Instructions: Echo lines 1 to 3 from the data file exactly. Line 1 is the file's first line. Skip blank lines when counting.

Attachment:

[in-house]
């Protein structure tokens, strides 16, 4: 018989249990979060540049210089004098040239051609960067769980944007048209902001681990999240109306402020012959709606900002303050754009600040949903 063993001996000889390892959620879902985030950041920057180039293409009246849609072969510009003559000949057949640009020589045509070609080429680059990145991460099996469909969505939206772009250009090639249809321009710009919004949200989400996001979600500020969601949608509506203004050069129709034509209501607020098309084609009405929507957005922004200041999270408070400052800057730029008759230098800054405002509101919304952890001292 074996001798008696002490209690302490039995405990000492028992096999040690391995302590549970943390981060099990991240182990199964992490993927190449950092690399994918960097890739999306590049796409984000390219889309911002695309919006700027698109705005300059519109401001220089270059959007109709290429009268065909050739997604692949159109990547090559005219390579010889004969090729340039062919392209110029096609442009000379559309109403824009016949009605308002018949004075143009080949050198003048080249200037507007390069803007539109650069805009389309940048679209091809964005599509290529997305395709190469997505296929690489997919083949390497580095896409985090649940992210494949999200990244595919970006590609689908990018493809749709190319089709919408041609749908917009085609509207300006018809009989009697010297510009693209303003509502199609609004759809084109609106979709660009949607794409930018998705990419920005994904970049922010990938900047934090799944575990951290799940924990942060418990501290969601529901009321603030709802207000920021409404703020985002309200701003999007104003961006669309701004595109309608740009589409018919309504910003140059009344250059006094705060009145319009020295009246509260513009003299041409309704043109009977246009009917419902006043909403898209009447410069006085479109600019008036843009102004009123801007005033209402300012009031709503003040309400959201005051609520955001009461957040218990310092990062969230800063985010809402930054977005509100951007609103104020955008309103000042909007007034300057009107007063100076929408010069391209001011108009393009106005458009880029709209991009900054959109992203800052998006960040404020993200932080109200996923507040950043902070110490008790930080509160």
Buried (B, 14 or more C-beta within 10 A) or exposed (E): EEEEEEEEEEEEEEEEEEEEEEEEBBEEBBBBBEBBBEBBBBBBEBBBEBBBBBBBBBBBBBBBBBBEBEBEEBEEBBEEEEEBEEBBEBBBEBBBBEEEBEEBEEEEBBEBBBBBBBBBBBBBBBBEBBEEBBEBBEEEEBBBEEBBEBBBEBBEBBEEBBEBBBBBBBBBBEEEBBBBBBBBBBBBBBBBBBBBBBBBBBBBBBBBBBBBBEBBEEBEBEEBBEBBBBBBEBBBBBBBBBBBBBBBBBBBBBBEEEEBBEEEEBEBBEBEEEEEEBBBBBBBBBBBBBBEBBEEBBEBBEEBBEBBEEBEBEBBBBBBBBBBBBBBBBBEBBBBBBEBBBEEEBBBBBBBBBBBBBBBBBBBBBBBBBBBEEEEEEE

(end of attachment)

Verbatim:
[in-house]
């Protein structure tokens, strides 16, 4: 018989249990979060540049210089004098040239051609960067769980944007048209902001681990999240109306402020012959709606900002303050754009600040949903 063993001996000889390892959620879902985030950041920057180039293409009246849609072969510009003559000949057949640009020589045509070609080429680059990145991460099996469909969505939206772009250009090639249809321009710009919004949200989400996001979600500020969601949608509506203004050069129709034509209501607020098309084609009405929507957005922004200041999270408070400052800057730029008759230098800054405002509101919304952890001292 074996001798008696002490209690302490039995405990000492028992096999040690391995302590549970943390981060099990991240182990199964992490993927190449950092690399994918960097890739999306590049796409984000390219889309911002695309919006700027698109705005300059519109401001220089270059959007109709290429009268065909050739997604692949159109990547090559005219390579010889004969090729340039062919392209110029096609442009000379559309109403824009016949009605308002018949004075143009080949050198003048080249200037507007390069803007539109650069805009389309940048679209091809964005599509290529997305395709190469997505296929690489997919083949390497580095896409985090649940992210494949999200990244595919970006590609689908990018493809749709190319089709919408041609749908917009085609509207300006018809009989009697010297510009693209303003509502199609609004759809084109609106979709660009949607794409930018998705990419920005994904970049922010990938900047934090799944575990951290799940924990942060418990501290969601529901009321603030709802207000920021409404703020985002309200701003999007104003961006669309701004595109309608740009589409018919309504910003140059009344250059006094705060009145319009020295009246509260513009003299041409309704043109009977246009009917419902006043909403898209009447410069006085479109600019008036843009102004009123801007005033209402300012009031709503003040309400959201005051609520955001009461957040218990310092990062969230800063985010809402930054977005509100951007609103104020955008309103000042909007007034300057009107007063100076929408010069391209001011108009393009106005458009880029709209991009900054959109992203800052998006960040404020993200932080109200996923507040950043902070110490008790930080509160």
Buried (B, 14 or more C-beta within 10 A) or exposed (E): EEEEEEEEEEEEEEEEEEEEEEEEBBEEBBBBBEBBBEBBBBBBEBBBEBBBBBBBBBBBBBBBBBBEBEBEEBEEBBEEEEEBEEBBEBBBEBBBBEEEBEEBEEEEBBEBBBBBBBBBBBBBBBBEBBEEBBEBBEEEEBBBEEBBEBBBEBBEBBEEBBEBBBBBBBBBBEEEBBBBBBBBBBBBBBBBBBBBBBBBBBBBBBBBBBBBBEBBEEBEBEEBBEBBBBBBEBBBBBBBBBBBBBBBBBBBBBBEEEEBBEEEEBEBBEBEEEEEEBBBBBBBBBBBBBBEBBEEBBEBBEEBBEBBEEBEBEBBBBBBBBBBBBBBBBBEBBBBBBEBBBEEEBBBBBBBBBBBBBBBBBBBBBBBBBBBEEEEEEE